Let’s consider the story of Charles Page, the industrial developer and philanthropist. He was a young man, broke, penniless, and jobless. One day he stopped on the street to listen to a Salvation Army service. When the tambourine was passed around for the collection, he told the girl who held it out before him that he would like to give something but had nothing himself, even for his food. She gave him a dollar, saying, “Take this: put ten cents in the offering, and hereafter give a tenth of all you get to God. Keep this up all your life, and you’ll never be penniless again.”
Page promised to tithe, and eventually struck oil. “I couldn’t miss,” he reportedly said, “I was in partnership with the Big Fellow—and He made geology.” By and by he became a millionaire, and gave much more than his tithe, building hospitals and helping in many ways to carry on the work of the Lord.
John D. Rockefeller Sr. recounted his personal story as follows:
Yes, I tithe, and I would like to tell you how it all came about. I had to begin work as a small boy to help support my mother. My first wages amounted to $1.50 per week. The first week after I went to work, I took the $1.50 home to my mother and she held the money in her lap and explained to me that she would be happy if I would give a tenth of it to the Lord. I did, and from that week until this day I have tithed every dollar God has entrusted to me. And I want to say, if I had not tithed the first dollar I made I would not have tithed the first million dollars I made.—John D. Rockefeller Sr.
Here’s another story of a man who is one of the most famous givers in Christian history. This is a sample of New Testament giving.
God’s shovel is bigger than mine!
R. G. LeTourneau is perhaps one of the most inspiring Christian inventors, businessmen and entrepreneurs the world has ever seen. A sixth grade dropout, he went on to become the leading earth-moving machinery manufacturer of his day with plants on four continents, more than 300 patents to his name, and major contributions to road construction and heavy equipment that forever changed the world. He was among the first road construction contractors to introduce machinery to moving earth. His company designed and built some of the world’s most massive machinery—earth movers, transporters, missile launchers, bridge builders, and portable offshore drilling rigs.
LeTourneau’s success came at the price of many early failures and setbacks. It was his early humbling years that formed the backdrop to his salvation and “partnership with God” in business. His struggle to make his faith in Christ relevant to his life and work led him to attend a revival at his church. It was there he prayed: “Lord, if You’ll forgive and help me, I’ll do anything You want me to do from this day on.”
The year was 1919, and as a Christian, he felt the tug to be doing more for God. He went to his pastor, Reverend Devol, for advice. LeTourneau thought that anyone who was wholly committed to Christ had to become a pastor or a missionary to truly fulfill the great commission. After deep prayer with his pastor, LeTourneau was shocked to hear Rev. Devol say the words that guided him for the rest of his life, “God needs businessmen too.” This was a revelation to LeTourneau. He immediately began to consider his business to be in partnership with God.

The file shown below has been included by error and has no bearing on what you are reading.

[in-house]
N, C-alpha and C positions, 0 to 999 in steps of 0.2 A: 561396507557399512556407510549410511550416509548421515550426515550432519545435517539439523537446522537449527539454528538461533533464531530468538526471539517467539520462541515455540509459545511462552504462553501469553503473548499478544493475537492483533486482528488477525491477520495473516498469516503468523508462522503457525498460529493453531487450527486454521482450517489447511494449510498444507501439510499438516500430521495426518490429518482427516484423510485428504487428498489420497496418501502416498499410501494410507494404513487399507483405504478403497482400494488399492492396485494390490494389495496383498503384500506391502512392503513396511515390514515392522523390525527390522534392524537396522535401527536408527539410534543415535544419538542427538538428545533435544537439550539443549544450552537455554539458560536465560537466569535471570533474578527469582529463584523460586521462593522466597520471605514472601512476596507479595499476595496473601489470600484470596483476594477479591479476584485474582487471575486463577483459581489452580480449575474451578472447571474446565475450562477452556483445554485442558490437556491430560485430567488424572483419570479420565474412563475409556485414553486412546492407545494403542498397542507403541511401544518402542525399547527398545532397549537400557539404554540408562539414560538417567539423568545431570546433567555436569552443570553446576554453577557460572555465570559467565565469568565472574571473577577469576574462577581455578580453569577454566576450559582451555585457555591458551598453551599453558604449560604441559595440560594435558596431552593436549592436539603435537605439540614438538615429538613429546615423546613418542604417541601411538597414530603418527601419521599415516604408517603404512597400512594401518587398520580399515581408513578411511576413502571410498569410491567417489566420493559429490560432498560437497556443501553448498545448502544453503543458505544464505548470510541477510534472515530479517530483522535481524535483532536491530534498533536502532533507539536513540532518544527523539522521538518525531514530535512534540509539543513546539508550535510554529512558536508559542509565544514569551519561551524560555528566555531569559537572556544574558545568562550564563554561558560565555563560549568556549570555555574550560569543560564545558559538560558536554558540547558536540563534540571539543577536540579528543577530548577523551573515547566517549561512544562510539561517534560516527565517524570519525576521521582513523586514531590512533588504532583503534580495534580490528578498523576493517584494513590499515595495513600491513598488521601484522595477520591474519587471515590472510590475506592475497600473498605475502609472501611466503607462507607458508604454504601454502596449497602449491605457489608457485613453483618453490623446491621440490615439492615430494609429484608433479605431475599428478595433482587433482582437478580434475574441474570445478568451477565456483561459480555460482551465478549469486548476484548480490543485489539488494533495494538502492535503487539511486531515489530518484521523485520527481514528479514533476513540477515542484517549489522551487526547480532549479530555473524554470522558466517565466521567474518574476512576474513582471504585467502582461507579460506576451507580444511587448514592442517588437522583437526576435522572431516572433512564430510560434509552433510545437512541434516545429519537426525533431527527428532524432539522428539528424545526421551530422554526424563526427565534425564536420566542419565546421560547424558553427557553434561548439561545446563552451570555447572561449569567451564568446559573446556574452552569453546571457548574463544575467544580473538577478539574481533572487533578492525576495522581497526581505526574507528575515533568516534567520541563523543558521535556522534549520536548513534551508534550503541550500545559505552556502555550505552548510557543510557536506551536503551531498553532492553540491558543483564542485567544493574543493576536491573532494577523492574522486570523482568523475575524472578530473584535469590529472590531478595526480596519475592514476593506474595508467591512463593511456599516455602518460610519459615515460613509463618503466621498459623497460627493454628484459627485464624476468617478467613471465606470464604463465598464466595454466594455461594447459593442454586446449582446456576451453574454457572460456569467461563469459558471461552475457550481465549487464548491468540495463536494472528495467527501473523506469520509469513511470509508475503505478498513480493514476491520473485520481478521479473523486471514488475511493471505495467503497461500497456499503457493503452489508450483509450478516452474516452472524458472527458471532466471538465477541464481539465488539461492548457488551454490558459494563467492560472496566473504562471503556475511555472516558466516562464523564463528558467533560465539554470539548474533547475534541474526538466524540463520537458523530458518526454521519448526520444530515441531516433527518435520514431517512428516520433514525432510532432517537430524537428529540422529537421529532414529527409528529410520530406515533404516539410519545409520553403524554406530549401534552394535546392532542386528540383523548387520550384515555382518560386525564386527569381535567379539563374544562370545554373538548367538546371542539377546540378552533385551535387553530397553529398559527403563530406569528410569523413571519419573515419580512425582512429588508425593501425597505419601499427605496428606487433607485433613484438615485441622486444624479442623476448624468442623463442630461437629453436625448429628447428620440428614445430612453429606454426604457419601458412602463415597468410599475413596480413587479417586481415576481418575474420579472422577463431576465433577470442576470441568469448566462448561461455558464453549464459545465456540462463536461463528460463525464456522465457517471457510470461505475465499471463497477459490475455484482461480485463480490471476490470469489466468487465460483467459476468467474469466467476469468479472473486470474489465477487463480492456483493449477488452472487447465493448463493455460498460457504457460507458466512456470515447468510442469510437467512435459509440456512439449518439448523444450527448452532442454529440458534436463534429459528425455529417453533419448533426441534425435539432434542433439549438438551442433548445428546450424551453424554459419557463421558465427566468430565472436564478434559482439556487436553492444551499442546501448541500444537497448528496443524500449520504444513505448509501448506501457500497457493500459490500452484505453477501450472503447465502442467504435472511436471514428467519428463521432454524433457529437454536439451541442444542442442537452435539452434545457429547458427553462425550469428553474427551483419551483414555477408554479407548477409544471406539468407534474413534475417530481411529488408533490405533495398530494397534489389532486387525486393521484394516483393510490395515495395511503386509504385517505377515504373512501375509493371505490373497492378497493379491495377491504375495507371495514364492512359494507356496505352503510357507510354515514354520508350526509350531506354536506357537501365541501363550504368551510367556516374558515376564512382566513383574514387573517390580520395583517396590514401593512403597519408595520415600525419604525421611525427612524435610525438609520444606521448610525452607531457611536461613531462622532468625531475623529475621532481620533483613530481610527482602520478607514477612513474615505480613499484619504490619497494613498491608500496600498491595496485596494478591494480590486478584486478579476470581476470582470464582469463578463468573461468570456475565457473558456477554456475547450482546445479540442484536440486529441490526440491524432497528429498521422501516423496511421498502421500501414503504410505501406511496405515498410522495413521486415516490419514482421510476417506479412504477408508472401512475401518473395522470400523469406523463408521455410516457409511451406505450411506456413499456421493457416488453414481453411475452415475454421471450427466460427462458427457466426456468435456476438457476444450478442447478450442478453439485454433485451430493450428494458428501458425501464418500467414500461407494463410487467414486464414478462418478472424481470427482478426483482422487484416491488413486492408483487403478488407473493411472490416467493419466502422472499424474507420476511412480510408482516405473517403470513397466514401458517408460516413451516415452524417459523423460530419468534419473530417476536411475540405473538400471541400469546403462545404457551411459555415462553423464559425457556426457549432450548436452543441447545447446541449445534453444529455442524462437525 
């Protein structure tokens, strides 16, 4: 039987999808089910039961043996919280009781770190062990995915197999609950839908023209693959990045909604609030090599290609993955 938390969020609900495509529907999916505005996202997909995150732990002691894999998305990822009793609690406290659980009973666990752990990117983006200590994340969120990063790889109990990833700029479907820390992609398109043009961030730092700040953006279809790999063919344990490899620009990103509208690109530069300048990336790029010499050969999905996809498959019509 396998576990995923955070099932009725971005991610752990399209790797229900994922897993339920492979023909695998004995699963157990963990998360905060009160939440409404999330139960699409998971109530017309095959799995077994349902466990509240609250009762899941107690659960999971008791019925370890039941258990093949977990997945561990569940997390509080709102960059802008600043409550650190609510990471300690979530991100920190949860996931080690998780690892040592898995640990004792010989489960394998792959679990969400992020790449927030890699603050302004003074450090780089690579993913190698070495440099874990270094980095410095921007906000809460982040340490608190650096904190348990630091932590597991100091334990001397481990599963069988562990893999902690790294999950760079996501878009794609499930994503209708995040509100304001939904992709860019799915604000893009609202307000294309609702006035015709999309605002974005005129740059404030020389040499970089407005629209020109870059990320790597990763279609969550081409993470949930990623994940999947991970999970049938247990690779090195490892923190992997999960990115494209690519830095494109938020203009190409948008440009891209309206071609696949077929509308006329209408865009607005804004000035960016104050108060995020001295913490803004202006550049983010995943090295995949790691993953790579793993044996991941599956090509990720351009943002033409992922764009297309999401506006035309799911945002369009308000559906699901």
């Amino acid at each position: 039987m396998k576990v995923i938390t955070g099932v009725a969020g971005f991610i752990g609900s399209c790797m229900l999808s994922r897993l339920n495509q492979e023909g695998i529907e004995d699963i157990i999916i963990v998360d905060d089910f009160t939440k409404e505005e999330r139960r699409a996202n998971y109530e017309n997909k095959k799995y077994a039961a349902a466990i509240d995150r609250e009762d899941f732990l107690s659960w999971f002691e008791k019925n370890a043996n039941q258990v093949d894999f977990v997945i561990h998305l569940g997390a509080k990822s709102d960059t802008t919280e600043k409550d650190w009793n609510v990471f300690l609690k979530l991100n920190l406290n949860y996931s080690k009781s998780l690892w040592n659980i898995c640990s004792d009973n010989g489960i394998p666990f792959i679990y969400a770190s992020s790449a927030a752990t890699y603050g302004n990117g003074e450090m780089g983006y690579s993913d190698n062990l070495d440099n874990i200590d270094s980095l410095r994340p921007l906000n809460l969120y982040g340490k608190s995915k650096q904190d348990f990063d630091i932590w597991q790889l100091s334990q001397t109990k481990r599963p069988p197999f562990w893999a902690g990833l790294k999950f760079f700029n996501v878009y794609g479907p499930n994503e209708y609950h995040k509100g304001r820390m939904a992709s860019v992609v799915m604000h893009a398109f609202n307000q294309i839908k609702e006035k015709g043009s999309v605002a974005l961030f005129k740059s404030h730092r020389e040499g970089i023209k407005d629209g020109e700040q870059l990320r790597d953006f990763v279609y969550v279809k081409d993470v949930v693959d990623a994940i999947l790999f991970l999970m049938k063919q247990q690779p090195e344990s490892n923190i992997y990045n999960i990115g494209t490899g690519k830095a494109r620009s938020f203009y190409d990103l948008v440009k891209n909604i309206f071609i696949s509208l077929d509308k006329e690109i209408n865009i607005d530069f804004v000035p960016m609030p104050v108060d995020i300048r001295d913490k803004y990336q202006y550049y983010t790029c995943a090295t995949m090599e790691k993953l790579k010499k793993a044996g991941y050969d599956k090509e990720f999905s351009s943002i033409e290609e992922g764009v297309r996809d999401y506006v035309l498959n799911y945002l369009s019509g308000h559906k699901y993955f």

Still, LeTourneau was puzzled as to why God would choose him to be His businessman. Especially when, at the age of 40, at the start of the Great Depression, a big construction job went bad and put him $100,000 in debt. But he remarked later, after seeing what God could do to restore a business and a life, “He uses the weak to confound the mighty.”
Meanwhile, LeTourneau had skipped his yearly missions pledge the year before, so he was committed to making good with the Lord. He told Mr. Frost, his accountant, that he had pledged $5,000 to his church for missions. Mr. Frost couldn’t believe it. LeTourneau was so far behind financially, even thinking of donating to the Lord was out of the question. Mr. Frost didn’t realize who LeTourneau was in business with. Unbelievably, the business managed to stay afloat and the missions commitment was paid in full that year.
Then, his business hit a breakthrough. LeTourneau then turned his complete focus to the manufacturing of his machinery inventions. After that, his financial woes were a thing of the past.
In 1935, with the gigantic profits pouring out of the manufacturing business, at the gentle suggestion of his wife Evelyn, they transitioned to a 90/10 split with the Lord. 90% went to the Lord and 10% went to RG and Evelyn. LeTourneau was fond of remarking, “It’s not how much of my money I give to God, but how much of God’s money I keep for myself.”
They established the LeTourneau Foundation to manage the administration of donations. By 1959, after giving $10 million in donations to religious and educational works, the LeTourneau Foundation was still worth some $40 million.
LeTourneau said, “God’s shovel is bigger than mine.” He figuratively illustrated his generosity as a man with a shovel. LeTourneau shoveled money to charities, churches, and organizations that needed help. He always had plenty to give because God was shoveling money to him with an even bigger shovel. He always attributed his success to the Lord. He typically began his talks to students and businessmen by saying, “I’m just a mechanic that God has blessed, and it seems He wants me to go around telling how He will bless you, too.”
LeTourneau was often referred to by his contemporaries as “God’s businessman.”—From Wikipedia and the website Giants for God, adapted13
Roadmap was a video series created by TFI for young adults. Originally published in 2010. Adapted and republished on Anchor February 2018. Read by Simon Peterson.
1 Luke 6:38.
3 Galatians 3:24–25 KJV.
5 2 Corinthians 8:9.
6 2 Corinthians 9:7.
7 1 Timothy 6:18.
8 2 Corinthians 9:6.
9 See 2 Corinthians 9:6–8.
10 Mark 12:44 KJV.
11 Luke 6:38.
12 2 Corinthians 9:6 ESV.